medium. He was also possessed with an independent mien which
reacted strongly against established ways that he perceived to be illogical.
Rather than simply criticising, his bent was to take steps to present an alternative view.
Crook therefore resolved to start
his own camera club, the Moggs Creek Clickers, in an endeavour to “develop a
modern approach to photography”.
Interestingly he appears to have been largely unaware of the recent attempts by
Australian professionals to develop a documentary style. Instead he derived
primary inspiration from The Family of
Man, which arrived in Australia as a book in 1955. Reflecting the
across-the-board appeal of the work, Crook, who was by no means conservative in
his outlook, found much to be impressed with in the exhibition. “Here it
was—humanity—the whole post-war dream.” Later he was to discover
other documentary photographers, but his first and most influential contact was
He also wished to redress other
perceived failings of the traditional camera clubs, in particular their rules,
regulations, obligations and incessant meetings. The second issue of the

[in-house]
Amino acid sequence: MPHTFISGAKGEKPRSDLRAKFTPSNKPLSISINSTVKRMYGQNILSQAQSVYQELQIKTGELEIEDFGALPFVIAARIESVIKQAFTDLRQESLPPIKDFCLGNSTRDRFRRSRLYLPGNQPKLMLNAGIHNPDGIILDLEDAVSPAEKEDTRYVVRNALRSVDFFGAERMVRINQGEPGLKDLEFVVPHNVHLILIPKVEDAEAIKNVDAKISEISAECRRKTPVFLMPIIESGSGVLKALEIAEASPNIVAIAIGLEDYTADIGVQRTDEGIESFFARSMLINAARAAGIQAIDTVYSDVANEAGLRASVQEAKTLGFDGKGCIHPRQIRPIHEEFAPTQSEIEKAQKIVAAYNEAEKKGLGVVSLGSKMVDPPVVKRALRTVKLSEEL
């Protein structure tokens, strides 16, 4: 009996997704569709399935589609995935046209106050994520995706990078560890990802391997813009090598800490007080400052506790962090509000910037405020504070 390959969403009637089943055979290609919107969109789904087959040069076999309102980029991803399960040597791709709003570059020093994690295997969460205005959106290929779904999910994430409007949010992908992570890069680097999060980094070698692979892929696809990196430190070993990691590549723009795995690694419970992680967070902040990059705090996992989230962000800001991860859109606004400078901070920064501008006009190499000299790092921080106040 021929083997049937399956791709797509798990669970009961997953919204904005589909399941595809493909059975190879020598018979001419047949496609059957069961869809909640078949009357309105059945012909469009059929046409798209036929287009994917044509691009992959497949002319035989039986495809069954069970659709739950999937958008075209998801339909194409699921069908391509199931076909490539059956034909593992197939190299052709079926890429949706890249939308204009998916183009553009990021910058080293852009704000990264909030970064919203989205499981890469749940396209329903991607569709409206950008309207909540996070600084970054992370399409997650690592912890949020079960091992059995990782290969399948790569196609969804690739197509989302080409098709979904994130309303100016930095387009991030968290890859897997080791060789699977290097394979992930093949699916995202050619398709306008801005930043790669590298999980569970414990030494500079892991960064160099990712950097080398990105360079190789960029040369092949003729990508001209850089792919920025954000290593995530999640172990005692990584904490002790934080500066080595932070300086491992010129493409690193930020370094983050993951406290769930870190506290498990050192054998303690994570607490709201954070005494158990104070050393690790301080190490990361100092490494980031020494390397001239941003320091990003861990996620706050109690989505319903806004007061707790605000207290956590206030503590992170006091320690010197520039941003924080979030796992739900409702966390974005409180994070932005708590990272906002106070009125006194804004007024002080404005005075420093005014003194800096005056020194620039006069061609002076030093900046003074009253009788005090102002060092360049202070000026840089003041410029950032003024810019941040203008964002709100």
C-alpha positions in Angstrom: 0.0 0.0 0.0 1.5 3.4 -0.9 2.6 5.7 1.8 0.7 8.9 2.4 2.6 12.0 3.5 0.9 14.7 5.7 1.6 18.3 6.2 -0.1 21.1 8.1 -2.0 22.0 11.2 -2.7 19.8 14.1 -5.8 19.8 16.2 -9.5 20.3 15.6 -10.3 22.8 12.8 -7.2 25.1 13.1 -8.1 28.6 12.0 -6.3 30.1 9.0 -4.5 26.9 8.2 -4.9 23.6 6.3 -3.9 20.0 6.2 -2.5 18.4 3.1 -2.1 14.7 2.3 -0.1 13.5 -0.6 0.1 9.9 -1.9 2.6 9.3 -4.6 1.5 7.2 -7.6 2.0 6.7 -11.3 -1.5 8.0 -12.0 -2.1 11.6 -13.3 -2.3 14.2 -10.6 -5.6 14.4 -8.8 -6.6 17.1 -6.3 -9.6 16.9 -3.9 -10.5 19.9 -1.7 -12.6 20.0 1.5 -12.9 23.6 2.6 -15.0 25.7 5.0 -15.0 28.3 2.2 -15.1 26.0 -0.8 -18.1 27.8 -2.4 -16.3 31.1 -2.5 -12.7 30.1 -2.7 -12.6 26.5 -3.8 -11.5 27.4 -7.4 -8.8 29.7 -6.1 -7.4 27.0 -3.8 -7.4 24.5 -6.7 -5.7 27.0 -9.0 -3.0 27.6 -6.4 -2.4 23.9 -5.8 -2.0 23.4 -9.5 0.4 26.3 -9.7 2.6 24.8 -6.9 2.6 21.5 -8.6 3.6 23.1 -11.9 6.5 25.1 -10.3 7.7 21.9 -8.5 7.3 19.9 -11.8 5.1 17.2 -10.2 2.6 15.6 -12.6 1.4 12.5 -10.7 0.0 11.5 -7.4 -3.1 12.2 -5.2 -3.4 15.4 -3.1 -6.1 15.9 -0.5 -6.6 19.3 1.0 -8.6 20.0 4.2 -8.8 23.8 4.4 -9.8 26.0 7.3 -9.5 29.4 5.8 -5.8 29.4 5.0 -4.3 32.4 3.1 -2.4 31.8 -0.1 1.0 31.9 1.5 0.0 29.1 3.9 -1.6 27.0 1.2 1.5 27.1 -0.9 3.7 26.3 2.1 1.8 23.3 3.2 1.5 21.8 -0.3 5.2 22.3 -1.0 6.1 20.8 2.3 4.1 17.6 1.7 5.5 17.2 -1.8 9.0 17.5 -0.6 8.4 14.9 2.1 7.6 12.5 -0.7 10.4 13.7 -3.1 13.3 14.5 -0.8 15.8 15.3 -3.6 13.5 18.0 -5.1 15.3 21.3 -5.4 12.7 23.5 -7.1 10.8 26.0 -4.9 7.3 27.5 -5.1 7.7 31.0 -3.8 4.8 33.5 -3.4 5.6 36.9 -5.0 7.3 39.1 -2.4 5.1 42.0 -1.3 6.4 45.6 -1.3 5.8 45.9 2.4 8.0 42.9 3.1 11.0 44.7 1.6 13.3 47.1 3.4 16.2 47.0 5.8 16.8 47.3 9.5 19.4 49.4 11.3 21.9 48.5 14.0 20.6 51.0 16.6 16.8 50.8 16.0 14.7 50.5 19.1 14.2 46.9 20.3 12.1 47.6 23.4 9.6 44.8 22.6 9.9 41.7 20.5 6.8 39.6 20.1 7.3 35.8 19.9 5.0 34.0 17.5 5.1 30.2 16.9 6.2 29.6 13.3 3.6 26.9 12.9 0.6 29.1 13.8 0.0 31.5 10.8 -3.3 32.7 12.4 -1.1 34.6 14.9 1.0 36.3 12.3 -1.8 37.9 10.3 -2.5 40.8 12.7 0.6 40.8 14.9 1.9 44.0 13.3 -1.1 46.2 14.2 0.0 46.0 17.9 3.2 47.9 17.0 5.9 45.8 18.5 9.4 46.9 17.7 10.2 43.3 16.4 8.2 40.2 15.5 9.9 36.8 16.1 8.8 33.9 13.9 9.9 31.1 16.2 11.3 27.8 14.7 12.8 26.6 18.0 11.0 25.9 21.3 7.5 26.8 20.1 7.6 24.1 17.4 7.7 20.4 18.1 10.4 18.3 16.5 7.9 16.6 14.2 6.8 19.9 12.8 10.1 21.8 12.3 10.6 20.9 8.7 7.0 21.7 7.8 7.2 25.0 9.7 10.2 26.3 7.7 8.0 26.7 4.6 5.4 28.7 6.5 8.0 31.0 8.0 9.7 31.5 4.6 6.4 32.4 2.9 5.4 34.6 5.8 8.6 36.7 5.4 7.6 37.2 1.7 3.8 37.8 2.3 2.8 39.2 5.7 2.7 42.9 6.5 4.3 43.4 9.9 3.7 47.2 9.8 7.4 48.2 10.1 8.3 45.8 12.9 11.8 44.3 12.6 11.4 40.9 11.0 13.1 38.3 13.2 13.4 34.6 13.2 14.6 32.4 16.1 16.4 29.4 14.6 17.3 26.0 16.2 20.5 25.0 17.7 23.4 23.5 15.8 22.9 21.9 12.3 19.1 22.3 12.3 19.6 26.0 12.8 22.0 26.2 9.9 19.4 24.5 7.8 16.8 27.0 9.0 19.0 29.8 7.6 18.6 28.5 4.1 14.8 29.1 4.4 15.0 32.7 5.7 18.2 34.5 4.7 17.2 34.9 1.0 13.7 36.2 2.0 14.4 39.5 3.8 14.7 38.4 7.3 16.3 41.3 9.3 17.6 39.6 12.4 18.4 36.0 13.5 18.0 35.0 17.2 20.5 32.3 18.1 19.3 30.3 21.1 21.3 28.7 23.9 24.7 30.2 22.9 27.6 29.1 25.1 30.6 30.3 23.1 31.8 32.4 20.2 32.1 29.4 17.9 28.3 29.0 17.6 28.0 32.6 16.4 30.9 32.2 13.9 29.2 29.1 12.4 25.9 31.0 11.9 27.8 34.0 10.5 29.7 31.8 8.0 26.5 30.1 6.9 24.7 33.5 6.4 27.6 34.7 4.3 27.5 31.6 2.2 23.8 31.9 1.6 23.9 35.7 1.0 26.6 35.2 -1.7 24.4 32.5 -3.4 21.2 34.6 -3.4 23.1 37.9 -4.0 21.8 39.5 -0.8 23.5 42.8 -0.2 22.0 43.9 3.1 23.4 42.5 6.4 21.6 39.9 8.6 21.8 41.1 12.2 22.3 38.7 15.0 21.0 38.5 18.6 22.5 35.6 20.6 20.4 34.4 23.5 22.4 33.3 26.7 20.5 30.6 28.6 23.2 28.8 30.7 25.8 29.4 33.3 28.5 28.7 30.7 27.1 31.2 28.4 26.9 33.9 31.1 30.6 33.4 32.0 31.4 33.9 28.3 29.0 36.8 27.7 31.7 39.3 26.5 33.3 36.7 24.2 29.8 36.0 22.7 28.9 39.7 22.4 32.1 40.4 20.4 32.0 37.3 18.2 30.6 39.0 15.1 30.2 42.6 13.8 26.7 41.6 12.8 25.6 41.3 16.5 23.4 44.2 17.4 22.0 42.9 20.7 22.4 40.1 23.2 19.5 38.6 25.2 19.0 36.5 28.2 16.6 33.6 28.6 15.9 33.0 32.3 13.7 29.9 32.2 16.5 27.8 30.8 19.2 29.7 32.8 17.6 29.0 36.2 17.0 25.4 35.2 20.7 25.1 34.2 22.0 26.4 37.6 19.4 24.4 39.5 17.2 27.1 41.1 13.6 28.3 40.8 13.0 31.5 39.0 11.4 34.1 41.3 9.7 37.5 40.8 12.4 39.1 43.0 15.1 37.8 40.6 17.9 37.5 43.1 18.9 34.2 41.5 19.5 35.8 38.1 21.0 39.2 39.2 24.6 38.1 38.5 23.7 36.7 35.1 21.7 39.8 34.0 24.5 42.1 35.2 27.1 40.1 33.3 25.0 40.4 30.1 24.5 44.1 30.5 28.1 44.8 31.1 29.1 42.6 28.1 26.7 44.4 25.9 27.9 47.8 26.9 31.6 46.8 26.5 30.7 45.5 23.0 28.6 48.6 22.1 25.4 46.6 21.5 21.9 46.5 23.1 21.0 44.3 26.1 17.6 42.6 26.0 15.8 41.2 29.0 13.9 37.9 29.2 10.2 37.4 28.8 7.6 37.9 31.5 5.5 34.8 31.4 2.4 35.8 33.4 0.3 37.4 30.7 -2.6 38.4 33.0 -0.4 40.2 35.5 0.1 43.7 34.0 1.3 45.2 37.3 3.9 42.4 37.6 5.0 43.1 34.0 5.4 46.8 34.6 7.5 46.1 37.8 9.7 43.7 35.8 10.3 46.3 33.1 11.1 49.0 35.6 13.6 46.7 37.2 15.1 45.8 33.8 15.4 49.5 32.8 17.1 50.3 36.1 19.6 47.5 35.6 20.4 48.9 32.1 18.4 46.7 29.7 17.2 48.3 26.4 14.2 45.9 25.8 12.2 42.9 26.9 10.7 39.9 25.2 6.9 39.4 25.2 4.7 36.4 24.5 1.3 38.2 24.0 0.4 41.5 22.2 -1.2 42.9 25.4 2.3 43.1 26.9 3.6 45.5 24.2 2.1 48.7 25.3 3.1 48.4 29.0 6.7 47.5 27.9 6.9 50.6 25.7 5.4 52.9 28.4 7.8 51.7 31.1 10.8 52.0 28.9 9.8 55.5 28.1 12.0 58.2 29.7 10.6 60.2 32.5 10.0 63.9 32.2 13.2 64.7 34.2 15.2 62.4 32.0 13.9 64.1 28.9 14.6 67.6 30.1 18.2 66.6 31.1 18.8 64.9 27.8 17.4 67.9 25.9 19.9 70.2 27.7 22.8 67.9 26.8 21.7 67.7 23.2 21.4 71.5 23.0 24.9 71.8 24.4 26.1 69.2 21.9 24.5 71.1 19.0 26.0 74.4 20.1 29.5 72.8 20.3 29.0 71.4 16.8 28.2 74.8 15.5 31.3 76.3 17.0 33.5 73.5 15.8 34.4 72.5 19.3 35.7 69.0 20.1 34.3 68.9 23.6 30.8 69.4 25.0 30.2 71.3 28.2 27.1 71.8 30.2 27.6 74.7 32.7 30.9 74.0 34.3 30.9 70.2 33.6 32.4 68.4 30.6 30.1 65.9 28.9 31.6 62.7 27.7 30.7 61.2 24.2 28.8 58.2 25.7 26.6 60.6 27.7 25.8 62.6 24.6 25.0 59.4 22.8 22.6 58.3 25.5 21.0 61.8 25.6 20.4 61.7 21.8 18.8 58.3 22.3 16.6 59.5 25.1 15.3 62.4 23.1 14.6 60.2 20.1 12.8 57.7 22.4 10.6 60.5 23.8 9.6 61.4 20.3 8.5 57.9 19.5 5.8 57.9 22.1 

Clicker’s newsletter the Quarterly Clack
(a roneoed organ that probably never matched the
frequency of the title) suggested that while new members may value constant
meetings and outings, more seasoned hands were better left to their own
devices. The Clickers therefore sought to offer
the maximum freedom for photographic expression coupled with the
minimum of obligatory duties...After all you are out to enjoy photography and
if possible to enable your knowledge of it to assist you enjoy living a little
Help and advice were available on
demand, although it was kept at a personal, rather than institutional level.
This was commensurate, Crook feels, with the spirit of co-operation that
permeated the group in the construction of the house.
Crook believed that the only way to breathe new life into the medium was to
bring in new ideas from outside. Therefore membership was open to all. At any
given time only a small percentage of Clickers were in fact photographers.
Crook began by inviting those closest to him, but had soon attracted kindred
spirits from wider afield. He pays tribute to those around him for providing
“social and moral support” in the group, to give him a receptive environment in
which to develop his often unconventional ideas. In
particular he points to Don McDonald, another industrial chemist working at
Nicholas Pharmaceuticals, whose broader academic knowledge, and more sharply
honed sense of scepticism, provided an anchor in the organisation for Crook’s
flights of fancy. It was in collaboration between Crook and McDonald that most
of the Quarterly Clack was composed.
Clicker activities were sporadic,
and more in keeping with a lively social circle than an official organisation.
Two major events were held each year: a dinner in Melbourne mid-year, and a
Convention at Moggs in late summer. These could be well attended as at its